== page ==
The mandate will go into effect on Thursday. The governor said the delay was to give tourists time to cancel or postpone their trips, which he said he hoped they would do.
“We know that our economy will suffer from this action,” he said. But it is necessary, he added, to “flatten the curve” so that the state’s health care system is not overwhelmed.
A Washington State hospital warned that it could run out of ventilators by early April.
Dr. Marty Brueggemann, the chief medical officer at Virginia Mason Memorial in Yakima, Wash., warned Saturday that the hospital could run out of life-preserving ventilators by April 8 if the case projections don’t improve and the hospital isn’t able to acquire other machines.
Dr. Brueggemann said he’s witnessed a jarring juxtaposition of what’s going on inside the hospital, which is controlling visitors and preparing for an onslaught of patients, only to leave the facility and find people out in the community gathered in large groups, making clear to him that the general population doesn’t grasp the gravity of the situation.
“We will have to decide who gets a ventilator and who doesn’t,” Dr. Brueggemann said. “That’s only 19 days away.”
Washington’s Department of Health has told local leaders that only the highest-priority areas will have access to the government’s stockpile of protective equipment, including N95 masks.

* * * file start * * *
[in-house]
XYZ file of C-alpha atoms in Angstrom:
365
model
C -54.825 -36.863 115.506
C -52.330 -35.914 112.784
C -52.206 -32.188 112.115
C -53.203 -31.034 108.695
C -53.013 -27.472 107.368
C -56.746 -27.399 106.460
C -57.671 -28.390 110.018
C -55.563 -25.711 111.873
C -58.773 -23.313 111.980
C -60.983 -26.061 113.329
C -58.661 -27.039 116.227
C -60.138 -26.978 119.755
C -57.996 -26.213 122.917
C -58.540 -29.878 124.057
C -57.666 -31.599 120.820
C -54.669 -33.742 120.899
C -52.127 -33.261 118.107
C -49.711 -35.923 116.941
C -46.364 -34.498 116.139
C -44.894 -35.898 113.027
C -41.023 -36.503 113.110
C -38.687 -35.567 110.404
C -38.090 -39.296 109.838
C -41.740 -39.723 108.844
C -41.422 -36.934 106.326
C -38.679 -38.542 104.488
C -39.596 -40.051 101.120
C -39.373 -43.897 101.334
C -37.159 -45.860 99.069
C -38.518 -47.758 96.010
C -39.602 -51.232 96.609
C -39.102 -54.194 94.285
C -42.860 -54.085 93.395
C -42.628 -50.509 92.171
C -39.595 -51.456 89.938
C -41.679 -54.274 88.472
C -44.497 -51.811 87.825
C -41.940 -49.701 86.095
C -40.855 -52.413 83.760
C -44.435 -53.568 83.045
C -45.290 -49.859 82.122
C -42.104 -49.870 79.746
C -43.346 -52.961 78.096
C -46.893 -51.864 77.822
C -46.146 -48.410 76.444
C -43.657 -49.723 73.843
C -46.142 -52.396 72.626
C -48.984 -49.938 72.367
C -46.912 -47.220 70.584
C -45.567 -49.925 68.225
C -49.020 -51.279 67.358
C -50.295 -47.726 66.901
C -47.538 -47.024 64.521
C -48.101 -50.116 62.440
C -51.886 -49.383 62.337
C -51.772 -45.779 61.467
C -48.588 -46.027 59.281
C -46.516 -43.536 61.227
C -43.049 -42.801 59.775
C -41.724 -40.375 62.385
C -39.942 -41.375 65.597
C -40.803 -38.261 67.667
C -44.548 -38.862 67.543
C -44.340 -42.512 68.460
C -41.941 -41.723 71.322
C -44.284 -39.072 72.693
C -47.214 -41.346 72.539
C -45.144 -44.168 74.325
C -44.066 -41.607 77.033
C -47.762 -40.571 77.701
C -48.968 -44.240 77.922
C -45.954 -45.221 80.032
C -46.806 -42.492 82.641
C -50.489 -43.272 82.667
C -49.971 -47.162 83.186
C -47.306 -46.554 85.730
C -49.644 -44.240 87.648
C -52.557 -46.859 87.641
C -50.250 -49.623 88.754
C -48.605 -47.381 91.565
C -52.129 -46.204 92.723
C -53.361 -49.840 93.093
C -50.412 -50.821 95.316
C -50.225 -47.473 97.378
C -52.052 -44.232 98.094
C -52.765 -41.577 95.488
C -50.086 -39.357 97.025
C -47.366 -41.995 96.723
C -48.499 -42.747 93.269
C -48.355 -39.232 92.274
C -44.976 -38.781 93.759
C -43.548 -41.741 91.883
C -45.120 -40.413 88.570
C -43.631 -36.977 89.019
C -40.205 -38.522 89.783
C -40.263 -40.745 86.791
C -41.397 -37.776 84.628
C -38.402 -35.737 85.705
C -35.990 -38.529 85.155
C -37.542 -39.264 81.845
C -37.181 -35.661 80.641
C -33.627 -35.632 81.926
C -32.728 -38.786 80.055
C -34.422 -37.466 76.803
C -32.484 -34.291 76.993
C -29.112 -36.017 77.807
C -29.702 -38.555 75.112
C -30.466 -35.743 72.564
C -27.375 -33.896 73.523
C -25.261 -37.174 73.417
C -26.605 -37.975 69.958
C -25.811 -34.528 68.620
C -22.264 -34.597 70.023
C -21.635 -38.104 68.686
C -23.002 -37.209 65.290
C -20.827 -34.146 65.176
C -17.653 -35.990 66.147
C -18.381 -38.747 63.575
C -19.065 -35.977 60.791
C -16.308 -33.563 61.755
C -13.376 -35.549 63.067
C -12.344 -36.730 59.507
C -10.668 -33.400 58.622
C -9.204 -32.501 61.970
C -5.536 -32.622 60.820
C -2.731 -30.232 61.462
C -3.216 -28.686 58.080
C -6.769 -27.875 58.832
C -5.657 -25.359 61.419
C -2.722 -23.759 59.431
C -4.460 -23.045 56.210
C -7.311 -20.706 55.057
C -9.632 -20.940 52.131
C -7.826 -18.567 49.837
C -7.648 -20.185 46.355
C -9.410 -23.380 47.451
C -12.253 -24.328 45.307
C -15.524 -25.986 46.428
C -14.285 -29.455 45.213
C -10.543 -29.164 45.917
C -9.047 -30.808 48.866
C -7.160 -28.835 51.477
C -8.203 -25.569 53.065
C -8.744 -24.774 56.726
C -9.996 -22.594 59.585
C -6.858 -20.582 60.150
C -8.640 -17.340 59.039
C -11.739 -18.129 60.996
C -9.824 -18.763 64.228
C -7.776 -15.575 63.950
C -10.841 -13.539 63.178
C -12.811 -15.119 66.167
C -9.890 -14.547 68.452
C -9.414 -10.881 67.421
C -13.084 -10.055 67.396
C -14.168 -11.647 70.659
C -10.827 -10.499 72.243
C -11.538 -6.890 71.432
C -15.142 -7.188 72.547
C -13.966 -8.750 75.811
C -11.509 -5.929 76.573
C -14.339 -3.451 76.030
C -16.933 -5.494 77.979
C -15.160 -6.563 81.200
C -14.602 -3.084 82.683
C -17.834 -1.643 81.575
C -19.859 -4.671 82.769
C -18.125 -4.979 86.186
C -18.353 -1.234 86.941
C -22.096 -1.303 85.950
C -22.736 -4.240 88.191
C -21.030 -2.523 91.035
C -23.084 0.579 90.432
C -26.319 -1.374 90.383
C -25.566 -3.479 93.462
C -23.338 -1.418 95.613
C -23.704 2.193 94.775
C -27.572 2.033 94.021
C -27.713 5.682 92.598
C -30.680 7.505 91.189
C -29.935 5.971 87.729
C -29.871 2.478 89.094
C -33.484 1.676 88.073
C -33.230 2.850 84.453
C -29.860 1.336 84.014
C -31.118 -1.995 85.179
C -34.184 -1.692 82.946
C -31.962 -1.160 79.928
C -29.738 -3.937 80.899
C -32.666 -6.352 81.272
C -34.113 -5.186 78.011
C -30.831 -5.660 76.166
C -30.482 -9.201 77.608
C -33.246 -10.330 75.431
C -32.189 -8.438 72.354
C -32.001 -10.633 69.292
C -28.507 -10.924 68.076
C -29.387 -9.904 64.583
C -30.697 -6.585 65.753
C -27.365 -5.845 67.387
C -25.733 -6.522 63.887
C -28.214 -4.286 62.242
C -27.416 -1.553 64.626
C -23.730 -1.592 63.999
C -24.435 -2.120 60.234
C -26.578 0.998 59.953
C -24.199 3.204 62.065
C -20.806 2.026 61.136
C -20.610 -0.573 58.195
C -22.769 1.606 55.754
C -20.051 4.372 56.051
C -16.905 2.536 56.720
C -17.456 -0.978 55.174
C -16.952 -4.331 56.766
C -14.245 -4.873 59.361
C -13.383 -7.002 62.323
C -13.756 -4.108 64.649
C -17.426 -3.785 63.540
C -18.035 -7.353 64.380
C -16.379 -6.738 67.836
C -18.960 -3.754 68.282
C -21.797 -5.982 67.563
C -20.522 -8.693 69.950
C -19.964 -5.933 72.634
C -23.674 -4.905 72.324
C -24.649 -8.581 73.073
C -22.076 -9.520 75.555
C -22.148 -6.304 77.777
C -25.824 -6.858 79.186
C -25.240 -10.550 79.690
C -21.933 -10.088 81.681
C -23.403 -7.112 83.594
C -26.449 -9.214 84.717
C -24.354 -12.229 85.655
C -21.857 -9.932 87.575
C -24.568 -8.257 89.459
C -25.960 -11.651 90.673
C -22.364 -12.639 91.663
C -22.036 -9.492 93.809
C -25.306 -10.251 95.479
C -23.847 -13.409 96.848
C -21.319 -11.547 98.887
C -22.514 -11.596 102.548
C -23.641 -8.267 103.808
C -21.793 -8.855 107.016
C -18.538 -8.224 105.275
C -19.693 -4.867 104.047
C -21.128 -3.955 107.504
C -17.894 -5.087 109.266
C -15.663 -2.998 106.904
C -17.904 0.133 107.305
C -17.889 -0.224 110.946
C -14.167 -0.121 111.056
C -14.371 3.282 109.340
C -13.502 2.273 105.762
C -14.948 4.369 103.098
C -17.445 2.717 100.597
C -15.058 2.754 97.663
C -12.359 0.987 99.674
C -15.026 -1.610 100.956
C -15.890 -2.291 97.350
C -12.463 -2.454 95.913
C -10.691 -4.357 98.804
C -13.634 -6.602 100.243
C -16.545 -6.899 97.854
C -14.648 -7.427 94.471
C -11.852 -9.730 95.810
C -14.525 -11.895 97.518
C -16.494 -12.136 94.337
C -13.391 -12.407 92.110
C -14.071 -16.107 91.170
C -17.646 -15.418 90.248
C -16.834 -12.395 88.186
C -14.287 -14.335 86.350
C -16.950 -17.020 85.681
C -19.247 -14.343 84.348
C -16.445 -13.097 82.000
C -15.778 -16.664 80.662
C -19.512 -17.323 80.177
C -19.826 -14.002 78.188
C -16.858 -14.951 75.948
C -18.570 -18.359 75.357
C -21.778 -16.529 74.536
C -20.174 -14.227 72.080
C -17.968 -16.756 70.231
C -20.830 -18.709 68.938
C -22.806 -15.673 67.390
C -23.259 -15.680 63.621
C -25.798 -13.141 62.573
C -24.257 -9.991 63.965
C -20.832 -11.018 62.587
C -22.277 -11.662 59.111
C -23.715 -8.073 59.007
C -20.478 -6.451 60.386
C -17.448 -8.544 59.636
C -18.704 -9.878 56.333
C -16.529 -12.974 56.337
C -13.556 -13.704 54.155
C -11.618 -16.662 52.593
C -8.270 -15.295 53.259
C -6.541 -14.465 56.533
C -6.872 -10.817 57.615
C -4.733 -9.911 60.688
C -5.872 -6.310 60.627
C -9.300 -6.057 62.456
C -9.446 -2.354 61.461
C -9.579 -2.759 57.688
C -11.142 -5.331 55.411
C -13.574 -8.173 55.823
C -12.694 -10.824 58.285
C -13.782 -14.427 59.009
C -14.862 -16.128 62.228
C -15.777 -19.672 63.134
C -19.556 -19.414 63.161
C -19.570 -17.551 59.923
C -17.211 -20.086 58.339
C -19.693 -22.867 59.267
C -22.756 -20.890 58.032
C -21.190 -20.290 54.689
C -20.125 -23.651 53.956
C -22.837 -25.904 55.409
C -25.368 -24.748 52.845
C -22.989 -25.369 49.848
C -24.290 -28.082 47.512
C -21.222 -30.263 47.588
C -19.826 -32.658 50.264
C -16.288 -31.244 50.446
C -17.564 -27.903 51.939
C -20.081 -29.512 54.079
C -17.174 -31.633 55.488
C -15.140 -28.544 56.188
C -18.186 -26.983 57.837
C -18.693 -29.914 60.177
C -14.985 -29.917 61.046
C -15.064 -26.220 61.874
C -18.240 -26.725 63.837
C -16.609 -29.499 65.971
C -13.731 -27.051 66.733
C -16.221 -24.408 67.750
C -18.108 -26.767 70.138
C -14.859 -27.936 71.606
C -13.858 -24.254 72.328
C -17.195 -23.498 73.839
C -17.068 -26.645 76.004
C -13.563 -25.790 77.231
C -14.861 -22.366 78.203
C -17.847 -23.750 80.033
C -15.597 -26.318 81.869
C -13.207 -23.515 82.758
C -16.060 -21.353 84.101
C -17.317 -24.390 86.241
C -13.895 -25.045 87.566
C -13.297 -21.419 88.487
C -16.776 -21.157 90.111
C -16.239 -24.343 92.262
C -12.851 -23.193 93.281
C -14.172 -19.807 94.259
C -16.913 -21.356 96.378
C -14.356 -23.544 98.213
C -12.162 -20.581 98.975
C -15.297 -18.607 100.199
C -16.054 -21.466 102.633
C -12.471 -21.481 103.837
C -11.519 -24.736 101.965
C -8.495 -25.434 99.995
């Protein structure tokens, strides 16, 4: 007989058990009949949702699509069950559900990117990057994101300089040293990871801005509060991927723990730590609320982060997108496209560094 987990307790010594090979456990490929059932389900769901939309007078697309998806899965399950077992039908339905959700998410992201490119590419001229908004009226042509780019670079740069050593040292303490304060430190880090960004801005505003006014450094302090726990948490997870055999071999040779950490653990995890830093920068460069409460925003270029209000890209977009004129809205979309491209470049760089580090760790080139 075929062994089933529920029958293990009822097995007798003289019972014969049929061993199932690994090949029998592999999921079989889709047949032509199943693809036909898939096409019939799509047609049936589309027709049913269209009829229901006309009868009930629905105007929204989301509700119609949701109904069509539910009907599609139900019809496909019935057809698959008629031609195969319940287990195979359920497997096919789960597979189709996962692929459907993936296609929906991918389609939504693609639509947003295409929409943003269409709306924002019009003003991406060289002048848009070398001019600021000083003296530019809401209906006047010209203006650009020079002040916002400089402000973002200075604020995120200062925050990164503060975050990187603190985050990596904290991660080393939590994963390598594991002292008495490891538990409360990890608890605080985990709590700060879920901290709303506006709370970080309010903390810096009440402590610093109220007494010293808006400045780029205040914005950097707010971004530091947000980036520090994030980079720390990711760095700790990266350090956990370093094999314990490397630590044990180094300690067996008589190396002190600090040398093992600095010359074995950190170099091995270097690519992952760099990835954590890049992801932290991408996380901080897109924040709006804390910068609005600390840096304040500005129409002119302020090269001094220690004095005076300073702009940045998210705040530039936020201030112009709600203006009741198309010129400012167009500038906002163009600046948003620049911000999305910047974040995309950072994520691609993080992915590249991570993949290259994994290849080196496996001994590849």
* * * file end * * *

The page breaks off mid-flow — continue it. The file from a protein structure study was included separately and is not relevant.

Long-term care facilities with confirmed infections and hospitals with the largest number of confirmed cases are at the top of the list, while sites lower down include homeless shelters or medical facilities that don’t have confirmed cases. The agency cautioned that not all requests will be fulfilled, and leaders at places like neighborhood health clinics have already seen weeks pass without requests being approved.
Experts predict an explosive growth in the number of critically ill patients in some areas of the U.S., similar to that occurring now in Italy.
Efforts are being made to suppress the outbreak and expand medical capacity. But if forced to ration, medical workers ask, how do they make the least terrible decision? Who even gets to decide, and how are their choices justified?